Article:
If great crested newts are found to be present and are considered likely to be affected by the proposals, it may be necessary to obtain a protected species licence from Natural England, Natural Resources Wales or Scottish Natural Heritage in advance of works taking place. As part of the licence, a mitigation strategy will be required which will detail how impacts on newts and their habitats will be avoided or minimised wherever possible.
 Alternative approach
In August 2015, Natural England launched a pilot project in Surrey to bring more flexibility to the licensing system. The project aims to take a more strategic approach, ensuring that resources are focused on newt populations and habitat that will bring the greatest benefits, and making the licensing process more straightforward.
A local conservation plan will be prepared that will identify areas where development will have the least impact and specify where new habitats will be created, so that when development results in habitat loss, the habitat gains will already be in place to compensate. Ref Woking Borough Council 24 August 2015.
Woking borough council has been looking at the impact on newts at the same time as planning permission, removing the need for expensive surveys prior to building works and individual licences to disturb newts if they are present.
The three-year programme aims to survey areas where newts are most prevalent and map the potential impacts on development. Their habitats will be enhanced or created prior to any development taking place – saving developers time and money.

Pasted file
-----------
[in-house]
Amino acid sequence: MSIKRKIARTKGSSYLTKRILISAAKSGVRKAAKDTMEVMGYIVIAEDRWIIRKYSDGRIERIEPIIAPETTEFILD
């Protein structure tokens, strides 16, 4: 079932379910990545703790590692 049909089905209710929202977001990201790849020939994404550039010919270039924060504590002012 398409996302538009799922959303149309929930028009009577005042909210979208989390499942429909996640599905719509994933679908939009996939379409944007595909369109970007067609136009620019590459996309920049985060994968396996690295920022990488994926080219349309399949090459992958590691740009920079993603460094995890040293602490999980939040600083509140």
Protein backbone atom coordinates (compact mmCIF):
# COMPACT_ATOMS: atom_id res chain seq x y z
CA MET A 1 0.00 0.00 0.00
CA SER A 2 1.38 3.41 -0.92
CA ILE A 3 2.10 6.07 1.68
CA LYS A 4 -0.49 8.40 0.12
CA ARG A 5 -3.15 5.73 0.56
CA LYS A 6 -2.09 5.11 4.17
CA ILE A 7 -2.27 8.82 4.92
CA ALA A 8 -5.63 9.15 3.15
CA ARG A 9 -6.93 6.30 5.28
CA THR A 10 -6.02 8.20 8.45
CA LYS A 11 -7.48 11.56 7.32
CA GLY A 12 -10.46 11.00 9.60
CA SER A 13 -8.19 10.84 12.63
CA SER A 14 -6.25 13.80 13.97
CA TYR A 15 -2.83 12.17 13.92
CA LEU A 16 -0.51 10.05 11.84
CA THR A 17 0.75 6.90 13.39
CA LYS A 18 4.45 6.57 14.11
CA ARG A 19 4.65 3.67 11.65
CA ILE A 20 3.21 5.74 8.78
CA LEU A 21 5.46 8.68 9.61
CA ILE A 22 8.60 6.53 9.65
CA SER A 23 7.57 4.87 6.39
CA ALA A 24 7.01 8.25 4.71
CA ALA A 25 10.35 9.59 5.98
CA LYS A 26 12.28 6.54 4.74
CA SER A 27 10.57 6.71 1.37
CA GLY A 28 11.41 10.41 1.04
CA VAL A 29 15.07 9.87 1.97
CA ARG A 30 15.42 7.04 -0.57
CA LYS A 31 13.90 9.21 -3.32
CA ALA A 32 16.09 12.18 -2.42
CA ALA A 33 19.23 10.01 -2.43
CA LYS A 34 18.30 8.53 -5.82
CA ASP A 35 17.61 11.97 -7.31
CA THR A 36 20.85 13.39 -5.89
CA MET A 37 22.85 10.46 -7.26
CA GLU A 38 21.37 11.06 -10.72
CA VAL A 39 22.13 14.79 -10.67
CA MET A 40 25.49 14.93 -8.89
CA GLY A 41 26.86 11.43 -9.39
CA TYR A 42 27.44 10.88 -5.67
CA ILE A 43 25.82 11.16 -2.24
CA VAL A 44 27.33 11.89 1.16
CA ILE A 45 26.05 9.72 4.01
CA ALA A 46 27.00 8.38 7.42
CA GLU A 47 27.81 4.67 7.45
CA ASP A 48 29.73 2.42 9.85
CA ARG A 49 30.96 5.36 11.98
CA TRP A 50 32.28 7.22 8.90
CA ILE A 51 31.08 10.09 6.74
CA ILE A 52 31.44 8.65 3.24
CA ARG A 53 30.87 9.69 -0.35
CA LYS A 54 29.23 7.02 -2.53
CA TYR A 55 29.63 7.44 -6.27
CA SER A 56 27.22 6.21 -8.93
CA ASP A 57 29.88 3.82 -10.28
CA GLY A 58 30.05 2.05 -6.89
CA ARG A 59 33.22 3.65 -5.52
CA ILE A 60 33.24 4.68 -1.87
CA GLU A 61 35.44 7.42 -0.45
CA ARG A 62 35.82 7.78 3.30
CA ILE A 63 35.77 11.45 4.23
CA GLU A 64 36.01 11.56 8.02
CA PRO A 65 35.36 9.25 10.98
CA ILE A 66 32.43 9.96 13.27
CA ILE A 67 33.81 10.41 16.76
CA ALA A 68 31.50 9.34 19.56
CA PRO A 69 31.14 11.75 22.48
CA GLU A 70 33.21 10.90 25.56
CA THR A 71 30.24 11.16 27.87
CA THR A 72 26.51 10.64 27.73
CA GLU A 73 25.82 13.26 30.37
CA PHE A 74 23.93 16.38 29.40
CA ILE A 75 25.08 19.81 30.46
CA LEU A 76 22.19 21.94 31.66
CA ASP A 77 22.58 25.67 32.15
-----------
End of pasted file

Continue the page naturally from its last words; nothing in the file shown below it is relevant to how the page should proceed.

Removing the EU protection, which covers all 28 member states with a single standard, is expected to help developers wishing to build on newt habitats, although certain protections would still exist in UK law. The government’s Housing White Paper, published in February 2017, highlighted the fact that the species can stall urgent house building projects and increase costs.
Meanwhile, Natural England has been piloting a new approach for dealing with the protection of the species. Initially trialled with Woking borough council in Surrey, the new scheme is set to be rolled out across the country.
Housing and planning minister Gavin Barwell said: “This new approach to managing great crested newts will not only ensure the continued protection of this rare species and its habitat, but will safeguard developers from the delays, costs and uncertainty which have so often restricted the job of building new homes.”
 Find out more
 Related articles on Designing Buildings Wiki.
- Biodiversity offsetting.
- Ecological Impact Assessment EcIA
- Ecological survey.
- Eco-Management and Audit Scheme.
- Environmental impact assessment.
- Environmental plan.
- Environmental policy.
- National nature reserves.
- Natural England.
- Preliminary ecological appraisal.
- Protected species
- Protected species licence.
 External references